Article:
Gray's Reef

photo of scientist with a fish
Brian Degan of the NCCOS Beaufort NC Lab deploys a SoundTrap in Gray’s Reef National Marine Sanctuary. Photo: NOAA

Why is it a concern?

Gray’s Reef National Marine Sanctuary (GRNMS) provides habitat for many acoustically active and sound-sensitive organisms. Gray’s Reef is one of four national marine sanctuaries currently involved in the Underwater Sound Monitoring Program, which aims to better understand the soundscape of the sanctuary. Hydrophone recordings have shown that GRNMS has a more natural soundscape than the other national marine sanctuaries involved in the program, due to the fact that it is not near noise sources such as shipping lanes and oil and gas development. However, increased human activity in the sanctuary, such as diving and fishing, are resulting in higher levels of anthropogenic noise.

The sanctuary’s soundscape consists of some identifiable sounds, like those produced by snapping shrimp, oyster toadfish, and dolphins, however other sounds are still yet to be associated with their origin. Changes in the soundscape caused by anthropogenic noise can act as stressors on marine organisms, and can result in masking signals (such as mating calls, social communication, and echolocation), annoyance (which can lead to physiological stress responses), and behavioral changes (such as noise avoidance) that are often overlooked. The effects of noise on marine organisms remains poorly understood, and further research is necessary to determine how anthropogenic sound influences the living resources in GRNMS.

Overview of Research

Project Name PI and contacts Links

NOAA Ocean Noise Reference Station, University of Georgia


Soundscape Monitoring Program, NOAA

This soundscape monitoring program takes place at Stellwagen Bank, Gray’s Reef, Florida Keys, and Flower Garden Banks national marine sanctuaries. Hydrophones are deployed and the data collected from them will ultimately be used to classify the acoustic signatures of the sites, including relative contributions of human-produced noise, as well as marine wildlife (invertebrates, fish and mammals) and geophysical sources (wind, waves).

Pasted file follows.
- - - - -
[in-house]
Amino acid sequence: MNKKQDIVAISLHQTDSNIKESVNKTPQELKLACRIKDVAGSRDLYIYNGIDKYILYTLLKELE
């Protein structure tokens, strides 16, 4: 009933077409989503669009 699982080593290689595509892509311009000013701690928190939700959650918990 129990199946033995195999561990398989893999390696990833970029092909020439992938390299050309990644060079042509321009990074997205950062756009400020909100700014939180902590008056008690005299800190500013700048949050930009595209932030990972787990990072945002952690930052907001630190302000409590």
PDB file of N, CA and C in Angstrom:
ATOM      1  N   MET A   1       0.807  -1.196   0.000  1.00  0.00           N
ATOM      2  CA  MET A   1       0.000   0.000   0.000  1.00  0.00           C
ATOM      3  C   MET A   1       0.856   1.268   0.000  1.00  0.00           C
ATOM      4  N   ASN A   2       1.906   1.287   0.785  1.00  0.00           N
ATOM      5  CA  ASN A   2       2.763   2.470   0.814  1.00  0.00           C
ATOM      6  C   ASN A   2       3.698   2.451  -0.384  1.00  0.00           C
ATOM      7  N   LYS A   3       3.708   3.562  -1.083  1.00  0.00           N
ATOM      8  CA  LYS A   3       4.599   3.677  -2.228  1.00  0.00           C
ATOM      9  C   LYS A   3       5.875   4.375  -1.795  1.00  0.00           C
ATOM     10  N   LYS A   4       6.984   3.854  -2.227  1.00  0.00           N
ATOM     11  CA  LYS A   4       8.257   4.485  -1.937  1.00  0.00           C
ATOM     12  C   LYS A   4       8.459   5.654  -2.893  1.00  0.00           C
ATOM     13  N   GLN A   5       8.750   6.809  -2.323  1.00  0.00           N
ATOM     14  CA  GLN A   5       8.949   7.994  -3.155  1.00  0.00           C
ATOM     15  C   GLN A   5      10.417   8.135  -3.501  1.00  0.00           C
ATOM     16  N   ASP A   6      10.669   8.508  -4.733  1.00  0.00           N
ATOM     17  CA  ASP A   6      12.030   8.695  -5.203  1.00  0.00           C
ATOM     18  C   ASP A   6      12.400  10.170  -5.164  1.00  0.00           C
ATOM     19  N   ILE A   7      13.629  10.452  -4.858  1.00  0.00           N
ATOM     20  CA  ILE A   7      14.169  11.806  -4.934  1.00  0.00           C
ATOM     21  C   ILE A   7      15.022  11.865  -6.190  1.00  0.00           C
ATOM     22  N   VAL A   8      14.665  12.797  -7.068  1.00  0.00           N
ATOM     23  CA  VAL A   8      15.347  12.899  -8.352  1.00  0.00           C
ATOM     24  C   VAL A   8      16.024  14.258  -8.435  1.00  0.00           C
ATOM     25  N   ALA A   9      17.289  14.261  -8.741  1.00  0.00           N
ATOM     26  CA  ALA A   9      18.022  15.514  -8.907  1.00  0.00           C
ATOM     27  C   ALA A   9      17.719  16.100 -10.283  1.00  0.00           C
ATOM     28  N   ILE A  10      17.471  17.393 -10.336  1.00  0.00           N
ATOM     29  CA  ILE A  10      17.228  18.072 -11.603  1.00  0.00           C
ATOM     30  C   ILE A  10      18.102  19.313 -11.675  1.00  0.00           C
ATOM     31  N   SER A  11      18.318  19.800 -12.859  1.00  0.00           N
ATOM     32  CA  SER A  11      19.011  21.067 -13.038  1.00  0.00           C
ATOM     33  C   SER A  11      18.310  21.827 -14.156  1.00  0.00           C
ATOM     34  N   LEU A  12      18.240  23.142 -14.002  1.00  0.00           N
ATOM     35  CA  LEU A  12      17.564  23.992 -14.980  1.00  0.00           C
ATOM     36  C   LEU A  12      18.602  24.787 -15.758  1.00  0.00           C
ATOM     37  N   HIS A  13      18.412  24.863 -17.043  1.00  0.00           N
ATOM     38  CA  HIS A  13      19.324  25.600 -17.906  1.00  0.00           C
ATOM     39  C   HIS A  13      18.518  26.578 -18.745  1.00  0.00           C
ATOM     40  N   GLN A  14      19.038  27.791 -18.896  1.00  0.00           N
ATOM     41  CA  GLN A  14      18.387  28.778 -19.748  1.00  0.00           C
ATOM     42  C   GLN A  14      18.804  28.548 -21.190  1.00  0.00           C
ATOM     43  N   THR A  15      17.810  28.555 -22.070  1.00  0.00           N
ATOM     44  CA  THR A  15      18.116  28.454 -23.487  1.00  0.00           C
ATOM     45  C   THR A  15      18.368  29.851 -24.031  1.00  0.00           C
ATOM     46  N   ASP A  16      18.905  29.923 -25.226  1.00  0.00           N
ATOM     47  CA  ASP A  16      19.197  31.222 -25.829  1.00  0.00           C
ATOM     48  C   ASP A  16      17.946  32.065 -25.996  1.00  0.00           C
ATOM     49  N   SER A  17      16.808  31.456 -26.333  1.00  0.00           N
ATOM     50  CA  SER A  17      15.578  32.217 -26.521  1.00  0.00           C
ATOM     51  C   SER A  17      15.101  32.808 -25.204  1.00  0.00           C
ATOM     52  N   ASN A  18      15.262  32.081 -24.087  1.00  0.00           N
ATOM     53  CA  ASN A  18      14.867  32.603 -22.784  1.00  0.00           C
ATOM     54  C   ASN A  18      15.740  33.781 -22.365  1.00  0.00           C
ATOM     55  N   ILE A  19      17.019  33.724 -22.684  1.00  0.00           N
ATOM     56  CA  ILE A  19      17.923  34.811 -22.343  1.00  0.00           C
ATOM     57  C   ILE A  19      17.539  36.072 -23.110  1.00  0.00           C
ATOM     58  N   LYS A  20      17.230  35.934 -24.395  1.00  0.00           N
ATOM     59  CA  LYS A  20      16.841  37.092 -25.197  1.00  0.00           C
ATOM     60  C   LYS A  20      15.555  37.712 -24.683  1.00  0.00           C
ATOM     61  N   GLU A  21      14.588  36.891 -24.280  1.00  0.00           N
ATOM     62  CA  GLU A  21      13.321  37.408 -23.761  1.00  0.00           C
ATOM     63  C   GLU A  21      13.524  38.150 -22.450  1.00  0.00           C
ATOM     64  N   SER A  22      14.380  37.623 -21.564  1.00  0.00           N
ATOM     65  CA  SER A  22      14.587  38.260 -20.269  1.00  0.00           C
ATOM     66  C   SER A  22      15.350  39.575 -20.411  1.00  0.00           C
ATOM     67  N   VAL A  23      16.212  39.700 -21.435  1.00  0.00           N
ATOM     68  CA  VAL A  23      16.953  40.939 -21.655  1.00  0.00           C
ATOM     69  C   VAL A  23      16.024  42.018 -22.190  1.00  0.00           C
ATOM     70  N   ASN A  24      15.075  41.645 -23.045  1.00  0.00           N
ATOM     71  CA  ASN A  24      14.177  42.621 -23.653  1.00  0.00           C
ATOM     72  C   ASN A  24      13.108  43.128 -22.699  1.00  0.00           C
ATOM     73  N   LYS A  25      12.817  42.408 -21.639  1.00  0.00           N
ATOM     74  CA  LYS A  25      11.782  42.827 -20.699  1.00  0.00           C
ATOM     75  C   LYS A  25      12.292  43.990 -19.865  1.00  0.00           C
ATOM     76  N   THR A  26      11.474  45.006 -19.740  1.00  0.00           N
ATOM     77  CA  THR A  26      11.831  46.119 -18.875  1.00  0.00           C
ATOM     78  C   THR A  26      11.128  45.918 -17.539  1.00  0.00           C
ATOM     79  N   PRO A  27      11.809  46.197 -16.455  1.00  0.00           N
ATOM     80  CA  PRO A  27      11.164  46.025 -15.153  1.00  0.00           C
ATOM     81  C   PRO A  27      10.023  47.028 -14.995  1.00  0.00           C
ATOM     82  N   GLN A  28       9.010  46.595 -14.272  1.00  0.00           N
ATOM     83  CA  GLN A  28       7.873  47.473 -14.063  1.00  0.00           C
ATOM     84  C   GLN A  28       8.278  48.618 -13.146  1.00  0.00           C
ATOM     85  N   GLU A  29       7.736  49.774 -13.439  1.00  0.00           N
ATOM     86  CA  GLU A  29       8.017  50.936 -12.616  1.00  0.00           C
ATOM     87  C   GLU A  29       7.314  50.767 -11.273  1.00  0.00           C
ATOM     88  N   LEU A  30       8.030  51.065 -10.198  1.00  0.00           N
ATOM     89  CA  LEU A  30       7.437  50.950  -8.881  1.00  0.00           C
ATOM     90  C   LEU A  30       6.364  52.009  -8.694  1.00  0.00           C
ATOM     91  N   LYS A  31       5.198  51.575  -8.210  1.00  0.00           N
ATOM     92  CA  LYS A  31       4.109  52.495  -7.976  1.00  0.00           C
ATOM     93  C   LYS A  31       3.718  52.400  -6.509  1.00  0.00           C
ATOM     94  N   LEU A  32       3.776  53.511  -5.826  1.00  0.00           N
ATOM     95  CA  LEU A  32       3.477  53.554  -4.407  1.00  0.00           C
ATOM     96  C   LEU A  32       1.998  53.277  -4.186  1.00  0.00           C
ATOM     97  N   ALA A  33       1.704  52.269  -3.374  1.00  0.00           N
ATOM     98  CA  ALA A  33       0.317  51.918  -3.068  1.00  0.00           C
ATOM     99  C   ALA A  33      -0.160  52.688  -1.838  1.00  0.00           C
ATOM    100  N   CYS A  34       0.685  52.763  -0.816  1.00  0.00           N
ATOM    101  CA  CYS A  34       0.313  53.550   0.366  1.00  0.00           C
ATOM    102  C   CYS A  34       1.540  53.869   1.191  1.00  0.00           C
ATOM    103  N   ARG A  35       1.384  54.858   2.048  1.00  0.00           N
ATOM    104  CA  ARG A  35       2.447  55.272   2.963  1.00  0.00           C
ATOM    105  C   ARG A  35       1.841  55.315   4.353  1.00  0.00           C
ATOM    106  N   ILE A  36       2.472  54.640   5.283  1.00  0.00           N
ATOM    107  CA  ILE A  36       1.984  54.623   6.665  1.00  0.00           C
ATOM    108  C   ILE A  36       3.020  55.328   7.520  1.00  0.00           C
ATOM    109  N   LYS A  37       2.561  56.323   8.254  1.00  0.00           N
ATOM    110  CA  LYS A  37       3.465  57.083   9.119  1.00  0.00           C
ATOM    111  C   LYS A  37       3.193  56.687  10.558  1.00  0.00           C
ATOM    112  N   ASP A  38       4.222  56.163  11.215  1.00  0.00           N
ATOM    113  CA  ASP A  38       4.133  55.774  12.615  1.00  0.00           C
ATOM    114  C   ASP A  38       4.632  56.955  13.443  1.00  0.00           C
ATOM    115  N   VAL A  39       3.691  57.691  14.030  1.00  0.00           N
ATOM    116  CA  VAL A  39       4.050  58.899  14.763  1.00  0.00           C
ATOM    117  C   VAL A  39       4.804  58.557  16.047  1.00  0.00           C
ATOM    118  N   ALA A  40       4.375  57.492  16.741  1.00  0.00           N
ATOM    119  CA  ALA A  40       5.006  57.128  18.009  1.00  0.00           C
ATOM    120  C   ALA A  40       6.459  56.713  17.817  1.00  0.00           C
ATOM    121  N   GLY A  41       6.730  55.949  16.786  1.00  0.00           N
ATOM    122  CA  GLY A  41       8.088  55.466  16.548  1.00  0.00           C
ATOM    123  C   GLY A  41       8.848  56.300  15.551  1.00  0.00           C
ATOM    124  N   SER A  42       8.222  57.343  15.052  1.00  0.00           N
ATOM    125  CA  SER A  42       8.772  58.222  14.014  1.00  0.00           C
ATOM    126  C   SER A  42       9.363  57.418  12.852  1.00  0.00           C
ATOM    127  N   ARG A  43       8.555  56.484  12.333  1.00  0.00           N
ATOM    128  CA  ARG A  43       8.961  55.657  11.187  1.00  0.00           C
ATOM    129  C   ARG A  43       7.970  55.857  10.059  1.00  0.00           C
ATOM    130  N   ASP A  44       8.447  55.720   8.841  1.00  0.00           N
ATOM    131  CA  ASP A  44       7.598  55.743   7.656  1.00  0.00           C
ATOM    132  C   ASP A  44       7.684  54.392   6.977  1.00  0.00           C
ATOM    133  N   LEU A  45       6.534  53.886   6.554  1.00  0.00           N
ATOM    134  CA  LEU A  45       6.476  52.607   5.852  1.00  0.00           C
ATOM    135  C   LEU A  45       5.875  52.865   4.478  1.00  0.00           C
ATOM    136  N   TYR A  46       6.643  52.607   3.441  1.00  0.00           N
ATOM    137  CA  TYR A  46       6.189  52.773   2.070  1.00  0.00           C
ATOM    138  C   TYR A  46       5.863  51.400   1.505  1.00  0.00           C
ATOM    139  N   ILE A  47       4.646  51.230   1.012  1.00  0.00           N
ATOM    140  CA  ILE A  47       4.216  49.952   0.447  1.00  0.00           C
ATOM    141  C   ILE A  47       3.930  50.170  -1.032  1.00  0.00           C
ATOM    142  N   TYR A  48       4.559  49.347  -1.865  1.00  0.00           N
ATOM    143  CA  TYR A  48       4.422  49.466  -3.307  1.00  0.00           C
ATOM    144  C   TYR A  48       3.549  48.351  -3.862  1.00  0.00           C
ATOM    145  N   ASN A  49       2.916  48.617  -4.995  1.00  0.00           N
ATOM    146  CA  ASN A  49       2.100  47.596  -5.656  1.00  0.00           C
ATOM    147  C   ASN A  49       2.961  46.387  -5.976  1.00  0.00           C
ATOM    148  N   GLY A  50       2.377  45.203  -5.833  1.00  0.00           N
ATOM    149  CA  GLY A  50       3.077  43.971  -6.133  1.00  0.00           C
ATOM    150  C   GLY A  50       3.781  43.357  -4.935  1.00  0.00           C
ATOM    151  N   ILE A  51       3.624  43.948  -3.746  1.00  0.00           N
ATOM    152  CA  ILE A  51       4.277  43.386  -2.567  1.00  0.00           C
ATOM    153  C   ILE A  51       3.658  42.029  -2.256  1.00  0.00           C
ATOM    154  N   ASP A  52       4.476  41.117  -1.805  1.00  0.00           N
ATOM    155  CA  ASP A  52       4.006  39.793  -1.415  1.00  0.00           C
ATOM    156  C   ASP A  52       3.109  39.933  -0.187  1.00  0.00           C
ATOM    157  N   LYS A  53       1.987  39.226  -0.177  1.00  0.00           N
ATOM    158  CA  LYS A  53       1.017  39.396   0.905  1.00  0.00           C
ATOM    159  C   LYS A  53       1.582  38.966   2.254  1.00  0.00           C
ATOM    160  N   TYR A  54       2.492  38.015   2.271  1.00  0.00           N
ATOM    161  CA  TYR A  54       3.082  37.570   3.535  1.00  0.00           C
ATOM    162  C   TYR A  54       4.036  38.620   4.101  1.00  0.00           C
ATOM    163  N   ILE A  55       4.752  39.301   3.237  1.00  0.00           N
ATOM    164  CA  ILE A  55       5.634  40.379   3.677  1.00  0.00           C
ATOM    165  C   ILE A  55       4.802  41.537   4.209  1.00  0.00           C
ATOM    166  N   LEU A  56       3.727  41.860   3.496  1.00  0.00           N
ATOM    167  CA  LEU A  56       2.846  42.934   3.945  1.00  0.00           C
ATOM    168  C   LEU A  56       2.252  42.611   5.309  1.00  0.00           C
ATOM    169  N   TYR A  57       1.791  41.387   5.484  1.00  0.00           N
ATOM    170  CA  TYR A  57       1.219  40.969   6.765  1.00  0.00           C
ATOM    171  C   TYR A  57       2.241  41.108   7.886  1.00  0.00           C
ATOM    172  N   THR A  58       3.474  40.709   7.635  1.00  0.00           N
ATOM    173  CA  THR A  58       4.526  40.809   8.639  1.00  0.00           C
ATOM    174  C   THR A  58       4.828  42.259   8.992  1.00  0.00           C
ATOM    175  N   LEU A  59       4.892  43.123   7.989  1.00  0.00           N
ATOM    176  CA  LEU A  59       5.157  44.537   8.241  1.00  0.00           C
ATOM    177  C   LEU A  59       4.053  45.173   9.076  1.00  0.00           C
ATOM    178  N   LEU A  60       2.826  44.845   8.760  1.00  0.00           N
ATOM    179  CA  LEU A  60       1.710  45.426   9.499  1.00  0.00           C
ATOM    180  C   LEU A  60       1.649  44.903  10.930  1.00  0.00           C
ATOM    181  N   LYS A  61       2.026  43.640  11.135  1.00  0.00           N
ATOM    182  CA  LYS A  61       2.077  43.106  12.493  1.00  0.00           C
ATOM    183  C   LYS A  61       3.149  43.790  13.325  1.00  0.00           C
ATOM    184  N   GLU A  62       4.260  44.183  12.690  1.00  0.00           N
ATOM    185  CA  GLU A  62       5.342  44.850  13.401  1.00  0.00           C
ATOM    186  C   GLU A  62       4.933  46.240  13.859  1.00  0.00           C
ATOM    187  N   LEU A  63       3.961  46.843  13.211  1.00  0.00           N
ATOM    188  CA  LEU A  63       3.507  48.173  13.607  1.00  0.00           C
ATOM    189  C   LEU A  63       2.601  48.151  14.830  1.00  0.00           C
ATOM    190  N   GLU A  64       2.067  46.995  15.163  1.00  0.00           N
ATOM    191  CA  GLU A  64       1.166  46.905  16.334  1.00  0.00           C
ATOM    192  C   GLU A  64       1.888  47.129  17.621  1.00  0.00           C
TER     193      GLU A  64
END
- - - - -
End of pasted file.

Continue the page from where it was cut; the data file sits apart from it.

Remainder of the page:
Underwater Sound Monitoring Program

Science Needs and Questions

  • Continuously monitor the sanctuary’s acoustic environment, particularly within low frequency bandwidths
  • Monitor long-term variance and trends in underwater ambient noise arising from anthropogenic and natural sources
  • Integrate acoustic and vessel tracking data with other data regarding distribution of sound-producing activities
  • Analyze acoustic data for presence/absence and/or localization of sounds from the marine community
  • Use and develop analytic techniques to combine temporally specific geospatial data sets (e.g., animal behavior, bottom topography, prey fields and received levels of sound)
  • Provide data on spatial and temporal overlap between anthropogenic sound and marine organisms identified as sensitive to soundscape disruption

Education and Outreach Material

Podcast on Noise and Soundscapes in Gray’s Reef National Marine Sanctuary with Dr. Leila Hatch.

NPR All Things Considered Feature Story: There’s a Reef off Georgia’s Coast, And The Animals There Make a Racket with GRNMS Research Coordinator, Kimberly Roberson.

Video, How Hydrophones Record the Ocean Soundscapes with Dr. Jenni Stanley.

Discovery of Sound in the Sea offers many resources related to the issue of noise in the ocean.


Gray’s Reef National Marine Sanctuary Acoustic Impacts to Resources. 11 Dec. 2014.

Samuel, Molly. "There's A Reef Off Georgia's Coast, And The Animals There Make A Racket." WABE, 28 Mar. 2018,

Wright, Andrew J., et al. "Anthropogenic noise as a stressor in animals: a multidisciplinary perspective." International Journal of Comparative Psychology 20.2 (2007)